June 12, 2011 (JUBA) – A senior South Sudanese journalist says his life has been threatened by some elements of the region’s security organs over his consistent criticism of the South Sudan government.
- Nhial Bol Aken, The Citizen’s editor in chief in Juba 12 December 2010 (ST)
Nhial Bol Aken, the Editor-in-Chief of the Juba-based The Citizen newspaper said he was arrested on Thursday night by the police and threatened to back down from his activity or risk dying before July 9 this year.
In the painful story he published in The Citizen newspaper on Saturday, Aken said he was arrested on his way from a dinner party organized by the British Consulate in Juba at a hotel called Da Vinci, south of Juba’s main town.
"While preparing to leave the dinner at 11:30pm, police car approached us while driving home, they said we violated curfew at the roundabout near the Catholic Church and that we should follow them to their detention center south of South Sudan TV station in Nyakuron," he explained.
The journalist said the police targeted him and left the diplomat who had been driving alone after they reached the detention center.
"When we reached there [police detention center], the officer in charge said I should lie down before the police, then I argued with him about the charges on the alleged crime I have committed because I was just sitting in the car of a diplomat. I was not driving so I asked them if they can just arrest the diplomat instead," Aken explained.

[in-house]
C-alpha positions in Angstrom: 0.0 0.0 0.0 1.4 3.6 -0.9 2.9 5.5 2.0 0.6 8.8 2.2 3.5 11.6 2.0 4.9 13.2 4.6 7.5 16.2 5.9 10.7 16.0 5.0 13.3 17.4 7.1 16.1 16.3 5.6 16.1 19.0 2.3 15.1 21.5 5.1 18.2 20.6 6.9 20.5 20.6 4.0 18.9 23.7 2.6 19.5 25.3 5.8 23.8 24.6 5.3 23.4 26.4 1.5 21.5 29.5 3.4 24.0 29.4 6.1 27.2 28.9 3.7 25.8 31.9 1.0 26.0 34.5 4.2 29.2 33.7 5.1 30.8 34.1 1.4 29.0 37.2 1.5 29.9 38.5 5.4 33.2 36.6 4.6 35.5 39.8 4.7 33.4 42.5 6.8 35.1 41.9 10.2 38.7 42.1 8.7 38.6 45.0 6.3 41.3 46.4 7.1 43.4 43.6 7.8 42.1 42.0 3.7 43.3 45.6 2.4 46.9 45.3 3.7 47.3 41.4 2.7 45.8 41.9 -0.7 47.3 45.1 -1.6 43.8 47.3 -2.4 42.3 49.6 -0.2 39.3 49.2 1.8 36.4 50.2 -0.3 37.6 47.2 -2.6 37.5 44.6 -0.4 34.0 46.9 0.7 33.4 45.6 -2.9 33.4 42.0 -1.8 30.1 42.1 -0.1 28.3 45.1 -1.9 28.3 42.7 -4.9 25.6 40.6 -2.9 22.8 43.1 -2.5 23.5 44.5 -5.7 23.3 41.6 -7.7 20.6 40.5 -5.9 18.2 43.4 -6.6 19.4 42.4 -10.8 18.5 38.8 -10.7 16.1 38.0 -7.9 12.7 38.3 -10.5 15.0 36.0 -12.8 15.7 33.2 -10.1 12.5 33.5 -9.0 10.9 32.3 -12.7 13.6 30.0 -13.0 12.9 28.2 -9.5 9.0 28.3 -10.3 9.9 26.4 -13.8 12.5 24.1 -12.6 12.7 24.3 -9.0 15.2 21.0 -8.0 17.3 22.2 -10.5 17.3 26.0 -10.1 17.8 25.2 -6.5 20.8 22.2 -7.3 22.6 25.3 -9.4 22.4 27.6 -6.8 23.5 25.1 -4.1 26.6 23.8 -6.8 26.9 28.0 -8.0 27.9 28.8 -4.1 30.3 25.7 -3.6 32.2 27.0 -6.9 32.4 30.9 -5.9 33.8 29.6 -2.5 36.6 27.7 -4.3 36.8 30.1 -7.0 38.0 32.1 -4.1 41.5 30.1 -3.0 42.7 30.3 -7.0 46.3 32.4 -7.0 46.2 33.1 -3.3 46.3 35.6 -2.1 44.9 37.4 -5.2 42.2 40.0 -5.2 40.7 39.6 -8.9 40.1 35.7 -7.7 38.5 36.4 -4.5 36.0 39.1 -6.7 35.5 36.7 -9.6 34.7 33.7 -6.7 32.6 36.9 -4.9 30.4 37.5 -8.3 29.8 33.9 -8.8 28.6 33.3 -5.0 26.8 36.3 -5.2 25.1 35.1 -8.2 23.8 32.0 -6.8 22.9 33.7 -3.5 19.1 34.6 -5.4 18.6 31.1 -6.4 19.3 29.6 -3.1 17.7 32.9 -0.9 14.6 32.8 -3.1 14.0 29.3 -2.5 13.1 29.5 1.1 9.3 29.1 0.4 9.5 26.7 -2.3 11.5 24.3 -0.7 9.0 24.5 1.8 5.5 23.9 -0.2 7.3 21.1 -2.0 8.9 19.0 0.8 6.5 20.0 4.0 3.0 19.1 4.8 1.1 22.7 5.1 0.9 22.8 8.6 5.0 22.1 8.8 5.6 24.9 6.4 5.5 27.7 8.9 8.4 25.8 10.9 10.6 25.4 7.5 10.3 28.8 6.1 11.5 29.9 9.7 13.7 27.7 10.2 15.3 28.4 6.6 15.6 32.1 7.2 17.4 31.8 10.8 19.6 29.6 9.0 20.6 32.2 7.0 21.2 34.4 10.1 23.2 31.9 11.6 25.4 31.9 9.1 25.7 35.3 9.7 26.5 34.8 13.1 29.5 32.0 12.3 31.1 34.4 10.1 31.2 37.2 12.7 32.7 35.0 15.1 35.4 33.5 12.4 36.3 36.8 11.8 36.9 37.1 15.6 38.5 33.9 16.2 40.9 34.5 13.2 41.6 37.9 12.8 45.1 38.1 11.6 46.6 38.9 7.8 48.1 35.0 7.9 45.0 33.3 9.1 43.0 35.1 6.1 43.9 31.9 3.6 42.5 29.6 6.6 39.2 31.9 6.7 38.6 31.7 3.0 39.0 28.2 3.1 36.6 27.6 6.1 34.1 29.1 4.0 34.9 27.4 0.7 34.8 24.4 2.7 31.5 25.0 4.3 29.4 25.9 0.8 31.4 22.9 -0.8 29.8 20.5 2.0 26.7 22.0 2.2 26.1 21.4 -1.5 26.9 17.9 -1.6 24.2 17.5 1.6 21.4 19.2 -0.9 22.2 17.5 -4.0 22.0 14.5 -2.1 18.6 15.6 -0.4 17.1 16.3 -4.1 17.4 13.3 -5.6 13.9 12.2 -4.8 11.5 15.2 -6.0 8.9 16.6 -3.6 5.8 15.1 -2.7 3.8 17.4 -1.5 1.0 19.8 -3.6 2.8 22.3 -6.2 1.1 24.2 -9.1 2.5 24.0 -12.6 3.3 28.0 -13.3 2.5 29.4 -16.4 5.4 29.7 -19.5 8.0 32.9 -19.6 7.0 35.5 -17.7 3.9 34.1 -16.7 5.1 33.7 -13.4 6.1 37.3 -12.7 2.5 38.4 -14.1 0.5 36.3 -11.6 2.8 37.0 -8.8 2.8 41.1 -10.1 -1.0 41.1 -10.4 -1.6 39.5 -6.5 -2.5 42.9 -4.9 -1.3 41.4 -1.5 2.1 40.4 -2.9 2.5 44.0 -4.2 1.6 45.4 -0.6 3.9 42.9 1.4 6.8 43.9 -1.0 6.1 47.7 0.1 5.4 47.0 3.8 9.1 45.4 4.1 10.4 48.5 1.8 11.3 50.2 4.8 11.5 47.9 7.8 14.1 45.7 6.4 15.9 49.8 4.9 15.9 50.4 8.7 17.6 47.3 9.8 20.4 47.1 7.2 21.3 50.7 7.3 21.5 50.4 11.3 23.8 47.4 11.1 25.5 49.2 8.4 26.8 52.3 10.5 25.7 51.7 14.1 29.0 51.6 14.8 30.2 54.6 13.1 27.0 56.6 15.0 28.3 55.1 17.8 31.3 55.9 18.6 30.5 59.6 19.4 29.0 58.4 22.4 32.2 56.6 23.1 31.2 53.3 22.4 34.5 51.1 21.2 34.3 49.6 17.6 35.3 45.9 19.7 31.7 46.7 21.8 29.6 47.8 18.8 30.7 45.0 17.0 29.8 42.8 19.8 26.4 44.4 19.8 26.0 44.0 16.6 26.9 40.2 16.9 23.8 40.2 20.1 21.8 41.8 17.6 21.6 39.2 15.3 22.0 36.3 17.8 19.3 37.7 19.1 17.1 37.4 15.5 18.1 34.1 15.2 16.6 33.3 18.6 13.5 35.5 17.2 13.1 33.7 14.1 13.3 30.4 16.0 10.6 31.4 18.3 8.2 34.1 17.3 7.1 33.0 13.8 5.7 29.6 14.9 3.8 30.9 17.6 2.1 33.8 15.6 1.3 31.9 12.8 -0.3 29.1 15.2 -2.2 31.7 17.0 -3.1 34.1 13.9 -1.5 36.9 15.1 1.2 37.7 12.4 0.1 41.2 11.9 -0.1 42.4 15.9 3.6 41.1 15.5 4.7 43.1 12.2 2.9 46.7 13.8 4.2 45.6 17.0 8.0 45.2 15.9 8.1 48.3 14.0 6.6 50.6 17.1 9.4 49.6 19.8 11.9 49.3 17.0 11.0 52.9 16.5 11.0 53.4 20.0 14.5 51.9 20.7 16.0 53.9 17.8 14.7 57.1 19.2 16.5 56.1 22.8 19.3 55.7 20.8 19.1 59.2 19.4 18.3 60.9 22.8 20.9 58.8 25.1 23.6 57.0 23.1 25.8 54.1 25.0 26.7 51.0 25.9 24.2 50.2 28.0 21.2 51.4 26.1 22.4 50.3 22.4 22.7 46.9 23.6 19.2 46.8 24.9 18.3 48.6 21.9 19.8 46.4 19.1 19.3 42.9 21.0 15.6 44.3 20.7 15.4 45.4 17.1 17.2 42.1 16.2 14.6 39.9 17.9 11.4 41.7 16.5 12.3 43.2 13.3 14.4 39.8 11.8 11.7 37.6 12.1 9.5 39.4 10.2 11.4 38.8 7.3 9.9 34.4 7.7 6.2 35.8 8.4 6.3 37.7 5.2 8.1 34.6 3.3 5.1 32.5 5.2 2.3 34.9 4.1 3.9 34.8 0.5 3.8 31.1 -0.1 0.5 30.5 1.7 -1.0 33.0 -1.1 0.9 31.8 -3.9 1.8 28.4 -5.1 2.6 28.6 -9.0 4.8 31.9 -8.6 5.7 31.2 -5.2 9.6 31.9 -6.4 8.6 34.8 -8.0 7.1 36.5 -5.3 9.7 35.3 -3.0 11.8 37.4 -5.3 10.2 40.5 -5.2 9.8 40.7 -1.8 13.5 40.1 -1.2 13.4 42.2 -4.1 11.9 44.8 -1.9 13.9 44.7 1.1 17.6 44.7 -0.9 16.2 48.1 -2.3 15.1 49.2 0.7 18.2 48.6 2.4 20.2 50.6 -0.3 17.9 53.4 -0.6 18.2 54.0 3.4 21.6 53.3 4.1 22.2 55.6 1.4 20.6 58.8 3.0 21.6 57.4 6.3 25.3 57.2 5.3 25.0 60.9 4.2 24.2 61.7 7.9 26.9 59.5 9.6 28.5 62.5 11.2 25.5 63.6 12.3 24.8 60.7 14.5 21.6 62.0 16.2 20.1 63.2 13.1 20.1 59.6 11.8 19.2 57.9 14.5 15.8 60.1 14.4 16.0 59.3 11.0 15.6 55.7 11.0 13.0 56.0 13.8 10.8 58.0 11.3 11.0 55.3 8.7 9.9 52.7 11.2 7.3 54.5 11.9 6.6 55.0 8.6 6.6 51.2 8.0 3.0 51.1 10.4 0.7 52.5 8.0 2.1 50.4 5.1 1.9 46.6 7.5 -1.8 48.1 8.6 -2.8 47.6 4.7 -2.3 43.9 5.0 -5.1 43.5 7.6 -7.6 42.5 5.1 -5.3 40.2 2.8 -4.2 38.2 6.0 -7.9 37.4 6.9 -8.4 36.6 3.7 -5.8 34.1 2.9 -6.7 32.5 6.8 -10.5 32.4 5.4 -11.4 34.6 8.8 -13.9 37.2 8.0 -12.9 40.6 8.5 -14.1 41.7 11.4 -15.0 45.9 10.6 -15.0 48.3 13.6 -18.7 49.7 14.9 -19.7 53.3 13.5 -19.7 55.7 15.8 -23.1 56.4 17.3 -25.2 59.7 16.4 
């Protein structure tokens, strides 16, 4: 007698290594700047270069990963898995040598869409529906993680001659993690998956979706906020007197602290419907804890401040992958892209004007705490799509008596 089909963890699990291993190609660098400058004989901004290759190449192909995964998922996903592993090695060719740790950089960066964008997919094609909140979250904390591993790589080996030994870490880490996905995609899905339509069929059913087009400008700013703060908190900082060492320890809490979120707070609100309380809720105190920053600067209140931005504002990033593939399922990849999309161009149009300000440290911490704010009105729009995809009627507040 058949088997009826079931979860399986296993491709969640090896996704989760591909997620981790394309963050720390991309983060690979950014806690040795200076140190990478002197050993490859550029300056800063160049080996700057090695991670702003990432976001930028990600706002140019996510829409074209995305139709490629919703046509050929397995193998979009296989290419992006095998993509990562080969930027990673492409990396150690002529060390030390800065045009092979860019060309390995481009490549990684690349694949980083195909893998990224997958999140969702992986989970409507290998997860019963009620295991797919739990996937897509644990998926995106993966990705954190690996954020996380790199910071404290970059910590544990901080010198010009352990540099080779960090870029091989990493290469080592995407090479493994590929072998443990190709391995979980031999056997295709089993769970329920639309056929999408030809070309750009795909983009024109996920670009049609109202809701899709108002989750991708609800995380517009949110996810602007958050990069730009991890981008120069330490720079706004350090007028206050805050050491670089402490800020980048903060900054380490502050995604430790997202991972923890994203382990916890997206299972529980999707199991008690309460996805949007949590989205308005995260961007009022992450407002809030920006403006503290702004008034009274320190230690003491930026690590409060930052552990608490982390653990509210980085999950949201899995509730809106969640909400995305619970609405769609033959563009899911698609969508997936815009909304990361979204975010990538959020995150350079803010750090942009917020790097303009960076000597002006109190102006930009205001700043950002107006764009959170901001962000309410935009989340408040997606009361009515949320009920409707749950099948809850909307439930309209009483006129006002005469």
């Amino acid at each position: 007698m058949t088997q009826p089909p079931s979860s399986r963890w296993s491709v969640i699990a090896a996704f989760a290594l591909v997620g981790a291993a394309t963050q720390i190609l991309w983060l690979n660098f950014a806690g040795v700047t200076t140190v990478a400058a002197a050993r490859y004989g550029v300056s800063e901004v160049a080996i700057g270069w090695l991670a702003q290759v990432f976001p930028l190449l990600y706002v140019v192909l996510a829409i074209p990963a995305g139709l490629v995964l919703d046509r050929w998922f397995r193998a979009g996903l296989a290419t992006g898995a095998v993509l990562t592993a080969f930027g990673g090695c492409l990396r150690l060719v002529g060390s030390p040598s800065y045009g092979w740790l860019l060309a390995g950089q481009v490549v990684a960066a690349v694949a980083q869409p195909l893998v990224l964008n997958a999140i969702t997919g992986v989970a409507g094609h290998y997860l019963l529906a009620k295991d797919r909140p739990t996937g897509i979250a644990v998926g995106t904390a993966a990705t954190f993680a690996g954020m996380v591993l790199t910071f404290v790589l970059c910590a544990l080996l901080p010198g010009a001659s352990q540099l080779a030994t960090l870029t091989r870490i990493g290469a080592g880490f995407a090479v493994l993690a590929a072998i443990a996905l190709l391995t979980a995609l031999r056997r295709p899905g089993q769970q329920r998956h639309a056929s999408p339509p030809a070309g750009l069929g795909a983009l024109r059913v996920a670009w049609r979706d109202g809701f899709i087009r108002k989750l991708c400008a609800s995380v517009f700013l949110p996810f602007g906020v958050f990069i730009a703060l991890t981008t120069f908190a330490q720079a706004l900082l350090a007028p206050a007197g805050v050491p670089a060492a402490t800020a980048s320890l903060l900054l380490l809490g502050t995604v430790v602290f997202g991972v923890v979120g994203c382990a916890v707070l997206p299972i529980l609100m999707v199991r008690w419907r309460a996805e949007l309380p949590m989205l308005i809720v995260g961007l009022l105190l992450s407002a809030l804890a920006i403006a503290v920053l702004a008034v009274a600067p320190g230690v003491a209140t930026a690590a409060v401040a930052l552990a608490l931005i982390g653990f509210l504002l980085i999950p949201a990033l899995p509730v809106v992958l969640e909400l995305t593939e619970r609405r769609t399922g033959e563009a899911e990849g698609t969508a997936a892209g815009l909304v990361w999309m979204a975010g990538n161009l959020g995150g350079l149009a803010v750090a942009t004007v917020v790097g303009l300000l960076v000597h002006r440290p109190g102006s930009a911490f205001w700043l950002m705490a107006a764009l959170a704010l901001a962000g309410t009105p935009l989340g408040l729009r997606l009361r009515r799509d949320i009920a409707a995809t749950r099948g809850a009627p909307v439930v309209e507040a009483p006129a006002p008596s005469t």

Aken said after presenting his argument to the police "the officer expressed his anger, threatened to shoot me with AK-47 if I continue to argue".
He said a police colonel in charge of the detention center appeared suddenly who then pressed for other charges and threatened Aken’s life over the journalist’s criticism of the government of South Sudan.
"Do you know why you are here,” the colonel asked according to Aken.
“I told him that I know nothing", Aken said.
"You are against our government and your writing has spoiled us," the colonel who charged him said.
When the journalist argued with the police officer to present his charges, he got angry and threatened to beat him.
"I asked him if he can justify his argument with written documents, he turned his back and ordered the force around him, “soldiers, beat him if he talks again. Who told him to write nonsense?" "
He further explained that the police colonel informed him that he had accumulative issues with the police and if he is not careful he “shall die before independence day next month.”
He said he was released after several hours in detention and was forced to sign on a blank paper, meant for his apology, while the diplomat was watching.
Aken recently wrote in his editorial page against the draft transitional constitution of South Sudan, saying it was undemocratic. South Sudan voted to become independent from north Sudan in January this year as part of peace deal that ended decades of conflict.
The journalist also disclosed that in the detention center, of about 12,000 meters square, he found hundreds of detainees who were mainly Kenyans and Ugandans.